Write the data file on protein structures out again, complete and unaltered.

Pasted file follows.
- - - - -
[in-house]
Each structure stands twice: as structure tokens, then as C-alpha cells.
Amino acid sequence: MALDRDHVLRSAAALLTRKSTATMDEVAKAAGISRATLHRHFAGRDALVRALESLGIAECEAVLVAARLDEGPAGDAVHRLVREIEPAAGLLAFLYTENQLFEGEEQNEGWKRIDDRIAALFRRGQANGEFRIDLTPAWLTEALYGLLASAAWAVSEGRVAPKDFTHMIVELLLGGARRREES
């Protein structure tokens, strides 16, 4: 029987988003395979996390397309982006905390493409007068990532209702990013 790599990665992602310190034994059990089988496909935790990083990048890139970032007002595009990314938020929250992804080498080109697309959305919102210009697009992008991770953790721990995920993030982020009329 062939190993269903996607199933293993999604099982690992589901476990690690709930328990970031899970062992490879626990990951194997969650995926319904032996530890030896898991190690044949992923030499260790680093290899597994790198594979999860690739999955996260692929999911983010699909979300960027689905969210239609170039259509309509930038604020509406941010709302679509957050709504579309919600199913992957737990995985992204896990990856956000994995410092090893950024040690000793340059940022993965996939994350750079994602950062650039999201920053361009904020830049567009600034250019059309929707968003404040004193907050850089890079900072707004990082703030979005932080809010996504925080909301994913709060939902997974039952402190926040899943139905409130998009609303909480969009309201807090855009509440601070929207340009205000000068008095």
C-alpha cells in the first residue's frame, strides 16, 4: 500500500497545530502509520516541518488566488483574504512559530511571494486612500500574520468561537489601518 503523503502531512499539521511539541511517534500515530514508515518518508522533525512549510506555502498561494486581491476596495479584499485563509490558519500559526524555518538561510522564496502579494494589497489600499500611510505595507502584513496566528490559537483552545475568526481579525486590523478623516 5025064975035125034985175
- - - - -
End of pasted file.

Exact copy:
[in-house]
Each structure stands twice: as structure tokens, then as C-alpha cells.
Amino acid sequence: MALDRDHVLRSAAALLTRKSTATMDEVAKAAGISRATLHRHFAGRDALVRALESLGIAECEAVLVAARLDEGPAGDAVHRLVREIEPAAGLLAFLYTENQLFEGEEQNEGWKRIDDRIAALFRRGQANGEFRIDLTPAWLTEALYGLLASAAWAVSEGRVAPKDFTHMIVELLLGGARRREES
């Protein structure tokens, strides 16, 4: 029987988003395979996390397309982006905390493409007068990532209702990013 790599990665992602310190034994059990089988496909935790990083990048890139970032007002595009990314938020929250992804080498080109697309959305919102210009697009992008991770953790721990995920993030982020009329 062939190993269903996607199933293993999604099982690992589901476990690690709930328990970031899970062992490879626990990951194997969650995926319904032996530890030896898991190690044949992923030499260790680093290899597994790198594979999860690739999955996260692929999911983010699909979300960027689905969210239609170039259509309509930038604020509406941010709302679509957050709504579309919600199913992957737990995985992204896990990856956000994995410092090893950024040690000793340059940022993965996939994350750079994602950062650039999201920053361009904020830049567009600034250019059309929707968003404040004193907050850089890079900072707004990082703030979005932080809010996504925080909301994913709060939902997974039952402190926040899943139905409130998009609303909480969009309201807090855009509440601070929207340009205000000068008095």
C-alpha cells in the first residue's frame, strides 16, 4: 500500500497545530502509520516541518488566488483574504512559530511571494486612500500574520468561537489601518 503523503502531512499539521511539541511517534500515530514508515518518508522533525512549510506555502498561494486581491476596495479584499485563509490558519500559526524555518538561510522564496502579494494589497489600499500611510505595507502584513496566528490559537483552545475568526481579525486590523478623516 5025064975035125034985175